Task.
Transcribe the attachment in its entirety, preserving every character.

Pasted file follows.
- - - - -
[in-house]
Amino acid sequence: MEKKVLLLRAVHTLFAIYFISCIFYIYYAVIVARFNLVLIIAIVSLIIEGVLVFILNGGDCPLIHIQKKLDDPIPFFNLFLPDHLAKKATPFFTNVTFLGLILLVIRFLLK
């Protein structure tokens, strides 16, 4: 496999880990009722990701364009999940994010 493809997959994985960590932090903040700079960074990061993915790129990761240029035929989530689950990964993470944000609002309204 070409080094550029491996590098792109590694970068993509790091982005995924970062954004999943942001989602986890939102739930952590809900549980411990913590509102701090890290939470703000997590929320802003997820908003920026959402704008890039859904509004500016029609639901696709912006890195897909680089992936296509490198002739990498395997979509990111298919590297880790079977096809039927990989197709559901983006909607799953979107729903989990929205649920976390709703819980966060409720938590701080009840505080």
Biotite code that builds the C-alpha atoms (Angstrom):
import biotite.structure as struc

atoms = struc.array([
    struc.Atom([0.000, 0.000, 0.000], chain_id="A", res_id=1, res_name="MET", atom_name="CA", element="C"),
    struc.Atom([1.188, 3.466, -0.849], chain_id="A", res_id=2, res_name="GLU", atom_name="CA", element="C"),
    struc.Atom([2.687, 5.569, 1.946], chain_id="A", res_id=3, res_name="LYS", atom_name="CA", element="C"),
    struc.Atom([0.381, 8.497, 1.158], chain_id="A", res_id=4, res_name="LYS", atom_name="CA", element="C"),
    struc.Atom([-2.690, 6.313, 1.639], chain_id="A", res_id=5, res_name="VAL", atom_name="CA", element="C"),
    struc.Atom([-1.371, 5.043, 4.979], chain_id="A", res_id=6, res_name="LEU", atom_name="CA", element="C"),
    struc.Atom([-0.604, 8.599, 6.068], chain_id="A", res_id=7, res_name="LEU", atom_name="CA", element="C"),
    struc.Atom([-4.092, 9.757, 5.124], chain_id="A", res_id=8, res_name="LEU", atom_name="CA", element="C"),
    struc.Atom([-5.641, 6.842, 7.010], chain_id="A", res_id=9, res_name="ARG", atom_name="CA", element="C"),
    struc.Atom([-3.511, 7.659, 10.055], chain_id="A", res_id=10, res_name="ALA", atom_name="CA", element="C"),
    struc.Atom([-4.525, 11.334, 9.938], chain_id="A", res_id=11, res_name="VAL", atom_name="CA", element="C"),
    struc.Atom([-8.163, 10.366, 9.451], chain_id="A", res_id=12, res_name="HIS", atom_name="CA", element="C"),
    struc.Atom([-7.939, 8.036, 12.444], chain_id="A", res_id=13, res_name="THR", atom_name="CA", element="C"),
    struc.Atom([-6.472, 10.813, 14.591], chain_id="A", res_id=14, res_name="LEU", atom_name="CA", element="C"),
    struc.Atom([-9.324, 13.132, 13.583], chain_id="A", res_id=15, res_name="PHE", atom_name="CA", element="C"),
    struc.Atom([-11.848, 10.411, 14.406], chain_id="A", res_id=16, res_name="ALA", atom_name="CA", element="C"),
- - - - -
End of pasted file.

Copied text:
[in-house]
Amino acid sequence: MEKKVLLLRAVHTLFAIYFISCIFYIYYAVIVARFNLVLIIAIVSLIIEGVLVFILNGGDCPLIHIQKKLDDPIPFFNLFLPDHLAKKATPFFTNVTFLGLILLVIRFLLK
């Protein structure tokens, strides 16, 4: 496999880990009722990701364009999940994010 493809997959994985960590932090903040700079960074990061993915790129990761240029035929989530689950990964993470944000609002309204 070409080094550029491996590098792109590694970068993509790091982005995924970062954004999943942001989602986890939102739930952590809900549980411990913590509102701090890290939470703000997590929320802003997820908003920026959402704008890039859904509004500016029609639901696709912006890195897909680089992936296509490198002739990498395997979509990111298919590297880790079977096809039927990989197709559901983006909607799953979107729903989990929205649920976390709703819980966060409720938590701080009840505080």
Biotite code that builds the C-alpha atoms (Angstrom):
import biotite.structure as struc

atoms = struc.array([
    struc.Atom([0.000, 0.000, 0.000], chain_id="A", res_id=1, res_name="MET", atom_name="CA", element="C"),
    struc.Atom([1.188, 3.466, -0.849], chain_id="A", res_id=2, res_name="GLU", atom_name="CA", element="C"),
    struc.Atom([2.687, 5.569, 1.946], chain_id="A", res_id=3, res_name="LYS", atom_name="CA", element="C"),
    struc.Atom([0.381, 8.497, 1.158], chain_id="A", res_id=4, res_name="LYS", atom_name="CA", element="C"),
    struc.Atom([-2.690, 6.313, 1.639], chain_id="A", res_id=5, res_name="VAL", atom_name="CA", element="C"),
    struc.Atom([-1.371, 5.043, 4.979], chain_id="A", res_id=6, res_name="LEU", atom_name="CA", element="C"),
    struc.Atom([-0.604, 8.599, 6.068], chain_id="A", res_id=7, res_name="LEU", atom_name="CA", element="C"),
    struc.Atom([-4.092, 9.757, 5.124], chain_id="A", res_id=8, res_name="LEU", atom_name="CA", element="C"),
    struc.Atom([-5.641, 6.842, 7.010], chain_id="A", res_id=9, res_name="ARG", atom_name="CA", element="C"),
    struc.Atom([-3.511, 7.659, 10.055], chain_id="A", res_id=10, res_name="ALA", atom_name="CA", element="C"),
    struc.Atom([-4.525, 11.334, 9.938], chain_id="A", res_id=11, res_name="VAL", atom_name="CA", element="C"),
    struc.Atom([-8.163, 10.366, 9.451], chain_id="A", res_id=12, res_name="HIS", atom_name="CA", element="C"),
    struc.Atom([-7.939, 8.036, 12.444], chain_id="A", res_id=13, res_name="THR", atom_name="CA", element="C"),
    struc.Atom([-6.472, 10.813, 14.591], chain_id="A", res_id=14, res_name="LEU", atom_name="CA", element="C"),
    struc.Atom([-9.324, 13.132, 13.583], chain_id="A", res_id=15, res_name="PHE", atom_name="CA", element="C"),
    struc.Atom([-11.848, 10.411, 14.406], chain_id="A", res_id=16, res_name="ALA", atom_name="CA", element="C"),